Related article:
2015 Update on cervical disease: New ammo for HPV prevention and screening

Study strengths and weaknesses

This is the first comprehensive long-term look at women with ASC-US cytology and the impact of HPV testing. The New Mexico HPV Pap Registry is the only US state-based registry with comprehensive follow-up data. This study’s results build on previous data that showed sensitivity is increased with the addition of HPV testing to cervical cytology,1 and they support current ASCCP guidelines that emphasize HPV triage or co-testing for women age 25 or older.

Potential bias. While this study has the benefit of a large cohort, it is limited by biases inherent in retrospective study design. One important potential bias is the differential utilization of HPV testing or procedures by providers. The authors acknowledge preliminary analyses that show that some clinics (rural, federally qualified health centers, public health clinics) serving underserved populations may underutilize or inappropriately utilize HPV testing.

Further, the 2008–2012 study period may make the results less generalizable to current practices since the ASCCP guidelines were adjusted to include more HPV testing in women aged 25 and older in 2012.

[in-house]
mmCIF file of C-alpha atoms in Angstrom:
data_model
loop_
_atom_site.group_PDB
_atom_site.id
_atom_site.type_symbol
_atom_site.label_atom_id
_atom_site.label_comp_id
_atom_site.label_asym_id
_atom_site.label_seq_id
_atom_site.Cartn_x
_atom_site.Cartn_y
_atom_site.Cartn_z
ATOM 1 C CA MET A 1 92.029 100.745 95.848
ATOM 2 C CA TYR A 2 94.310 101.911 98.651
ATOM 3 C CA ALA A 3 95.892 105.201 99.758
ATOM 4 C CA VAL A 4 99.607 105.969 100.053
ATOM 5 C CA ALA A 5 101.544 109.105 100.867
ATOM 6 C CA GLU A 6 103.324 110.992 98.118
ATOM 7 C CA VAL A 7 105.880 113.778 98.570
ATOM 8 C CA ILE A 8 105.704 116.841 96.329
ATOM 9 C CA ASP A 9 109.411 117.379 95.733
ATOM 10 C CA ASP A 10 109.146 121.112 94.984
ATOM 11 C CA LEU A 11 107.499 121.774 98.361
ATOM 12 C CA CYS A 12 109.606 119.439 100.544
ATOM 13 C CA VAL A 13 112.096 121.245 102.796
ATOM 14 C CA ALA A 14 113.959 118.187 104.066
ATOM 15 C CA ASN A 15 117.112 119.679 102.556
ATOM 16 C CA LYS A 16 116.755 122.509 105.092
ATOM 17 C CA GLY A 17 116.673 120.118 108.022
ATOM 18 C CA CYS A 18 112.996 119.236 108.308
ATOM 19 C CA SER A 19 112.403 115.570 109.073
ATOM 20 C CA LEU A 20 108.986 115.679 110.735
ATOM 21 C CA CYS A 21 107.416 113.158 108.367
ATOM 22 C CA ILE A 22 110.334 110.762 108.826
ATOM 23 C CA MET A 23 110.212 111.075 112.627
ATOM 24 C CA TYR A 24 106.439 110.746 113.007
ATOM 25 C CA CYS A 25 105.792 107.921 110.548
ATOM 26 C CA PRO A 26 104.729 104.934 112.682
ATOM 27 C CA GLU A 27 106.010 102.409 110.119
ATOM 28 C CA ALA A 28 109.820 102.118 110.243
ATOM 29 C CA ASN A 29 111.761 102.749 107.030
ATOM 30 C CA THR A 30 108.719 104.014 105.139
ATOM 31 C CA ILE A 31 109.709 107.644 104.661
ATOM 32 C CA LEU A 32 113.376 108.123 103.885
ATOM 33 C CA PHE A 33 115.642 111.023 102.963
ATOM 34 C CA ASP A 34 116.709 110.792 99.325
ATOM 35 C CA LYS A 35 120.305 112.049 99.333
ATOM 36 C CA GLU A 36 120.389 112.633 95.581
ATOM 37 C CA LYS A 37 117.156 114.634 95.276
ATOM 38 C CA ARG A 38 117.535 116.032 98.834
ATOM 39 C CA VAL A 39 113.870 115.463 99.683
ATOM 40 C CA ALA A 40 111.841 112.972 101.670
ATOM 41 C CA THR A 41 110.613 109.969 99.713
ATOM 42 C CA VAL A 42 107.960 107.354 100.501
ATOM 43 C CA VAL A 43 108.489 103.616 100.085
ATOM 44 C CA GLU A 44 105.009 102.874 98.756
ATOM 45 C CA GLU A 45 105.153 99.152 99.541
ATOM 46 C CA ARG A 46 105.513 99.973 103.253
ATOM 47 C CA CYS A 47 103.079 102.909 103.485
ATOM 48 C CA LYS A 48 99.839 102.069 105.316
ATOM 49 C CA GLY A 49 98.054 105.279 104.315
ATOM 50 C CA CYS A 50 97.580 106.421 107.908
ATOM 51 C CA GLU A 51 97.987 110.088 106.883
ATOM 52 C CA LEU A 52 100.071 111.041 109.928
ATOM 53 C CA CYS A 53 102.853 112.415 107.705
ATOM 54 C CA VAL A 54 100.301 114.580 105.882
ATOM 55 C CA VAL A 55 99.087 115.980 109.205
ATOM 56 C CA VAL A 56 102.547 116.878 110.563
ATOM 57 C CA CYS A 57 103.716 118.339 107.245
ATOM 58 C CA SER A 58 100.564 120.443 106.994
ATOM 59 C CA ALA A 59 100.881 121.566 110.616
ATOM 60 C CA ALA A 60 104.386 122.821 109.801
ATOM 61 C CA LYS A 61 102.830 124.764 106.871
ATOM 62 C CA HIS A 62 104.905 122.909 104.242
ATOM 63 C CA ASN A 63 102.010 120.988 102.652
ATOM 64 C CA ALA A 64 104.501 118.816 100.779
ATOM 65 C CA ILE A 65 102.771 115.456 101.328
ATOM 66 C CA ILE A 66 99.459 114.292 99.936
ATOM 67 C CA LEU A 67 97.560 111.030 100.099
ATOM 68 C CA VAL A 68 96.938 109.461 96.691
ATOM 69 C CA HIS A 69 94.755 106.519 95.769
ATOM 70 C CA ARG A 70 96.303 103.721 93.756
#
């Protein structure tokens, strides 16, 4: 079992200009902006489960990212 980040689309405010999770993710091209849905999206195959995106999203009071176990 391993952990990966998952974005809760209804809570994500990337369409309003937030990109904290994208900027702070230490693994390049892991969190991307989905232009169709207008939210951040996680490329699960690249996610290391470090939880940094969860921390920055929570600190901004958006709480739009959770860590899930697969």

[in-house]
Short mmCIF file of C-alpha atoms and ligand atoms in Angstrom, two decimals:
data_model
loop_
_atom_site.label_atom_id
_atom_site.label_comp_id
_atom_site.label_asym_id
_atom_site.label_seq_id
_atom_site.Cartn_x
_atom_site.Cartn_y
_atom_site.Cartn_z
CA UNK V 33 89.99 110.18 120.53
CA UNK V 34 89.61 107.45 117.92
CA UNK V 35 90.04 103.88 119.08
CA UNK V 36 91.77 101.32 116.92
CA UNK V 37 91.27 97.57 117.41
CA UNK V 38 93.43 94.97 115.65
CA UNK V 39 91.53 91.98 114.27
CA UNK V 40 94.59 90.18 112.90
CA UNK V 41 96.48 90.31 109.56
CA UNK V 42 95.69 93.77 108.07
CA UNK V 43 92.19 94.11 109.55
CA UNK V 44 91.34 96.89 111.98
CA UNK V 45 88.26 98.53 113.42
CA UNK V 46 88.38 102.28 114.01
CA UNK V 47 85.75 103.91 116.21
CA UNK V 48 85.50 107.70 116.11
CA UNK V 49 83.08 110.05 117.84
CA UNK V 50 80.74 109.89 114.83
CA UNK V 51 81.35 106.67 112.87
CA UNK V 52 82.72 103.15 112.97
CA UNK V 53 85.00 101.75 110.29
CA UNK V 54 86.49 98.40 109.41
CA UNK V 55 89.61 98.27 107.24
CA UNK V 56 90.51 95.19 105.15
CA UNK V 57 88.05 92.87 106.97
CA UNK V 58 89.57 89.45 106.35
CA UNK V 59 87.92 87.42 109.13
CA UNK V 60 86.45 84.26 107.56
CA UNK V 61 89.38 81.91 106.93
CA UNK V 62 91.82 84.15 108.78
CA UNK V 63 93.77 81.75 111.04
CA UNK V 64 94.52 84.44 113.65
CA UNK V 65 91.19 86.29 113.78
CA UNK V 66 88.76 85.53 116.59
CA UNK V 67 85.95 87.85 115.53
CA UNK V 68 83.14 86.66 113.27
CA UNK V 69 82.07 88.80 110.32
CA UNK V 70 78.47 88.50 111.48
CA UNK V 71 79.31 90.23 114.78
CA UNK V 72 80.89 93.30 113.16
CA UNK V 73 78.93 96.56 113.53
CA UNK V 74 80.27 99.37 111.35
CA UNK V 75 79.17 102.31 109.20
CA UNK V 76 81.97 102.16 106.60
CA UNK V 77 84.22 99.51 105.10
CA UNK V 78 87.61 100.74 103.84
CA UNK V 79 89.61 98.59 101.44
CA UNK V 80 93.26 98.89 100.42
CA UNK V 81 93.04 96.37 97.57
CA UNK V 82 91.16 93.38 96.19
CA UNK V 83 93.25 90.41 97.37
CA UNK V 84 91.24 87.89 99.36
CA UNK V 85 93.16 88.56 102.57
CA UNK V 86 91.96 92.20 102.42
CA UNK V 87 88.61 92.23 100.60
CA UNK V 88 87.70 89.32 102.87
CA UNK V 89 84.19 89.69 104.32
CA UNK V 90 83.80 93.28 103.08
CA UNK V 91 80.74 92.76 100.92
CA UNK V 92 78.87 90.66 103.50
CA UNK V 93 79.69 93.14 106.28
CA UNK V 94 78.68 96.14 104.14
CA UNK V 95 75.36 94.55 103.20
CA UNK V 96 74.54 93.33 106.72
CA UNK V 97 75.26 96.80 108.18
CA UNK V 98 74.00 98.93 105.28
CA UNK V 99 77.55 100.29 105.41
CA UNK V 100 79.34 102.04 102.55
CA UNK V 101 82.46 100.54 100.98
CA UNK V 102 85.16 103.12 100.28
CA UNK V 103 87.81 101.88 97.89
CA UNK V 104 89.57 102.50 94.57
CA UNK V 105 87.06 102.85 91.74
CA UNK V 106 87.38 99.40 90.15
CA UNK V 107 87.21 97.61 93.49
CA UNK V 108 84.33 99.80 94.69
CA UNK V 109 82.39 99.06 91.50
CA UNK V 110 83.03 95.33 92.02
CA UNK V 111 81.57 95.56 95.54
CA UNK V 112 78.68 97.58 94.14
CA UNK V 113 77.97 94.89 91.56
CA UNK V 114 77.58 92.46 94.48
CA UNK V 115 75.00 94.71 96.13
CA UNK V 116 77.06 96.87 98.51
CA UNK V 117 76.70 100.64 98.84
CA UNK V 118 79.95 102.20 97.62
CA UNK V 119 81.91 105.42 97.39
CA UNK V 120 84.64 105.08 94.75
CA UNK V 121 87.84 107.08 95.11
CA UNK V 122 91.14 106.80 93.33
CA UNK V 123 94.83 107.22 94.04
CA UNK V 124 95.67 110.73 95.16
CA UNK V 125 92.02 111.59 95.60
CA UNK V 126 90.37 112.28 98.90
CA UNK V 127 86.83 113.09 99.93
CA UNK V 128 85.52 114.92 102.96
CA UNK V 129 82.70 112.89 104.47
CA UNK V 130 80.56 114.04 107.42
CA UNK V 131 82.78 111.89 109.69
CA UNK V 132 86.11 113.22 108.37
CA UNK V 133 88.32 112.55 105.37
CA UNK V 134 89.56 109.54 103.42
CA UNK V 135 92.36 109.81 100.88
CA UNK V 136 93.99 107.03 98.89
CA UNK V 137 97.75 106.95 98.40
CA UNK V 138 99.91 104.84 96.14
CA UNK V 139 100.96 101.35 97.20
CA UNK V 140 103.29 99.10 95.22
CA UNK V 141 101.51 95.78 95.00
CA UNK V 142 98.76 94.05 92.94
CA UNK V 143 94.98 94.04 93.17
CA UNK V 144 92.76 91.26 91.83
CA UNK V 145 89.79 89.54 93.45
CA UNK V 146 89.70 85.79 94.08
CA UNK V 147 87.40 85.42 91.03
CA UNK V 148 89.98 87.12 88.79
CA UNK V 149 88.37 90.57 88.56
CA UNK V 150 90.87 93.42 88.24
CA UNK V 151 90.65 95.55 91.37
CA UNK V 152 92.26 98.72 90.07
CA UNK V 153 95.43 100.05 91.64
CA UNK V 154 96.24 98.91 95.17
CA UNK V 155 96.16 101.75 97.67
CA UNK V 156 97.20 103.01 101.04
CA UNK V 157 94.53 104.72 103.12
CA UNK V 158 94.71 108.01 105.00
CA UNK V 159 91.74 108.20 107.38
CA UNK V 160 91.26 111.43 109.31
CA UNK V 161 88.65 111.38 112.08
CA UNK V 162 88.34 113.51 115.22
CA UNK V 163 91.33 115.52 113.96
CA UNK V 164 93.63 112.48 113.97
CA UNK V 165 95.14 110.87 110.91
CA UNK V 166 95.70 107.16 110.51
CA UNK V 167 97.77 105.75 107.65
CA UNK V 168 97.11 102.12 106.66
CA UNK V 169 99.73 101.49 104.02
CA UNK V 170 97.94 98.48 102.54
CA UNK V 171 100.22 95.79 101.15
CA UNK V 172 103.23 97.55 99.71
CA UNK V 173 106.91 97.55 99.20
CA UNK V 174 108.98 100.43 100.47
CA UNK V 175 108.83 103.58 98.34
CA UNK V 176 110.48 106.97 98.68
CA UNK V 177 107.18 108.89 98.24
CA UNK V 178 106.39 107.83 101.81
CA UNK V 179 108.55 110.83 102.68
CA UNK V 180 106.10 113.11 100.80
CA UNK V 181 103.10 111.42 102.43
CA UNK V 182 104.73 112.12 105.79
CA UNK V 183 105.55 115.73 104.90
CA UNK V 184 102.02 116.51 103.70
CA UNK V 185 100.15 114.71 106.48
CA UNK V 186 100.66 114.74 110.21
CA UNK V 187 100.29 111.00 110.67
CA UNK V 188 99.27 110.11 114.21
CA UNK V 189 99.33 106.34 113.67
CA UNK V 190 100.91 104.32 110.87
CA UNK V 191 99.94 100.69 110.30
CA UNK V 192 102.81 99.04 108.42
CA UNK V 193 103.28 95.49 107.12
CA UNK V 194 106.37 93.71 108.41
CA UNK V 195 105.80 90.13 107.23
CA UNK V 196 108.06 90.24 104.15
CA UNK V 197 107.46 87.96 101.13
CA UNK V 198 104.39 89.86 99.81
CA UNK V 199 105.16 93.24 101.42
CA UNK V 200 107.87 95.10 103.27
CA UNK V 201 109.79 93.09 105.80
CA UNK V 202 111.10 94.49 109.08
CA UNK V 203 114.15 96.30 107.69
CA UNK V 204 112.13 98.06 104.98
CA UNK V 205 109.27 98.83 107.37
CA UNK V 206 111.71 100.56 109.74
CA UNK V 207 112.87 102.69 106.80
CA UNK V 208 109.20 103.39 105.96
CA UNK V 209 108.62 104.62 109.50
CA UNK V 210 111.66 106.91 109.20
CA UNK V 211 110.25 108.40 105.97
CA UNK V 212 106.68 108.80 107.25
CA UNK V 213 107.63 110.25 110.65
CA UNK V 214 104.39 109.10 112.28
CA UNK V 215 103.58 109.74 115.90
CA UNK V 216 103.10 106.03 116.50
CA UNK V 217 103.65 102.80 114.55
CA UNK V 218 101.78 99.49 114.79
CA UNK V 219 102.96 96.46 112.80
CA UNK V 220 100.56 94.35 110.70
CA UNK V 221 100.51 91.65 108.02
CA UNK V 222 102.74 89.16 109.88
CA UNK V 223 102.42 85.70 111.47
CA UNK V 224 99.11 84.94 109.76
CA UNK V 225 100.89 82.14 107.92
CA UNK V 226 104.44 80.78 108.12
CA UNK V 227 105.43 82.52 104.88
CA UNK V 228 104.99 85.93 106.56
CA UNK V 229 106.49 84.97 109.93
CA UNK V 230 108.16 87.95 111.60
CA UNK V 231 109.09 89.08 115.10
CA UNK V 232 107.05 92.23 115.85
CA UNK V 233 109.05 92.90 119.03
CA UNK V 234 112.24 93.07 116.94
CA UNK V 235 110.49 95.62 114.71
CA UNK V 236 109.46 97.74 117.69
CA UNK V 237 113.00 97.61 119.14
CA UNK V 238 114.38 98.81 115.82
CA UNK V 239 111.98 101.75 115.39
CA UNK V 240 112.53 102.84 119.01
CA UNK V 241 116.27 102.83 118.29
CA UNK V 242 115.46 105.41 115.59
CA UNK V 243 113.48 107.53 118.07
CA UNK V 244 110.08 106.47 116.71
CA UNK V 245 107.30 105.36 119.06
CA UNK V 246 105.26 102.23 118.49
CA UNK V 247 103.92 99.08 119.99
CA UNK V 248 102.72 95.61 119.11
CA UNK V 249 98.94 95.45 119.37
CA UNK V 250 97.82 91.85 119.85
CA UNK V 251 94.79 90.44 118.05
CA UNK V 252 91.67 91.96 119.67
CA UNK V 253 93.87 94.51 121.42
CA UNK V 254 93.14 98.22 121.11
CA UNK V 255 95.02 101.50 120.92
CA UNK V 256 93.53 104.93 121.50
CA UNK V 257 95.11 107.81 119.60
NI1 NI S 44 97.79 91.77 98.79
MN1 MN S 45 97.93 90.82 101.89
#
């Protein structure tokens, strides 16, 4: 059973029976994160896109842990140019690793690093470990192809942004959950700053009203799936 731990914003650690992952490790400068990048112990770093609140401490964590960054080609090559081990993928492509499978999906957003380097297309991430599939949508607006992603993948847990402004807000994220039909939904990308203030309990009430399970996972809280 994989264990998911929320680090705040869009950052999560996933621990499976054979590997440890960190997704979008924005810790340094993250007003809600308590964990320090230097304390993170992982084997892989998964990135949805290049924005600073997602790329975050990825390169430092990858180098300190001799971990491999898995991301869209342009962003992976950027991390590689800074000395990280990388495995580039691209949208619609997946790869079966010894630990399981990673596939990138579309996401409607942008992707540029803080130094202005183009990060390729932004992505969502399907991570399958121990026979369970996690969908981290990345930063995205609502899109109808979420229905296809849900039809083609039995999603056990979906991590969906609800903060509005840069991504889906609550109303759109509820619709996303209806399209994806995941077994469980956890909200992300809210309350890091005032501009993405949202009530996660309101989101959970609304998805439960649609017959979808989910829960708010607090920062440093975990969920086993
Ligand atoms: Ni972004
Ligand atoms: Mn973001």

Finally, this study examines CIN but does not specifically look at the impact of HPV testing on the ultimate outcome of interest, cervical cancer rates.

WHAT THIS EVIDENCE MEANS FOR PRACTICE

The data from the study by Cuzick and colleagues support the importance of continued screening for cervical cancer and its precursors with HPV testing. However, the results also show that we need to improve our strategies for stratifying patients who actually need colposcopy. The authors assert an "enormous predictive value of HPV testing," but this comes at the expense of many unnecessary procedures. Clinicians should continue to use cytology with HPV triage in women aged 25 years and older, but the ASCCP should reconsider guidelines to improve screening specificity. The addition of other screening modalities, such as extended genotyping, methylation testing, and p16/Ki-67 staining, are considerations for ASC-US triage.

-- Sarah Dilley, MD, MPH, and Warner K. Huh, MD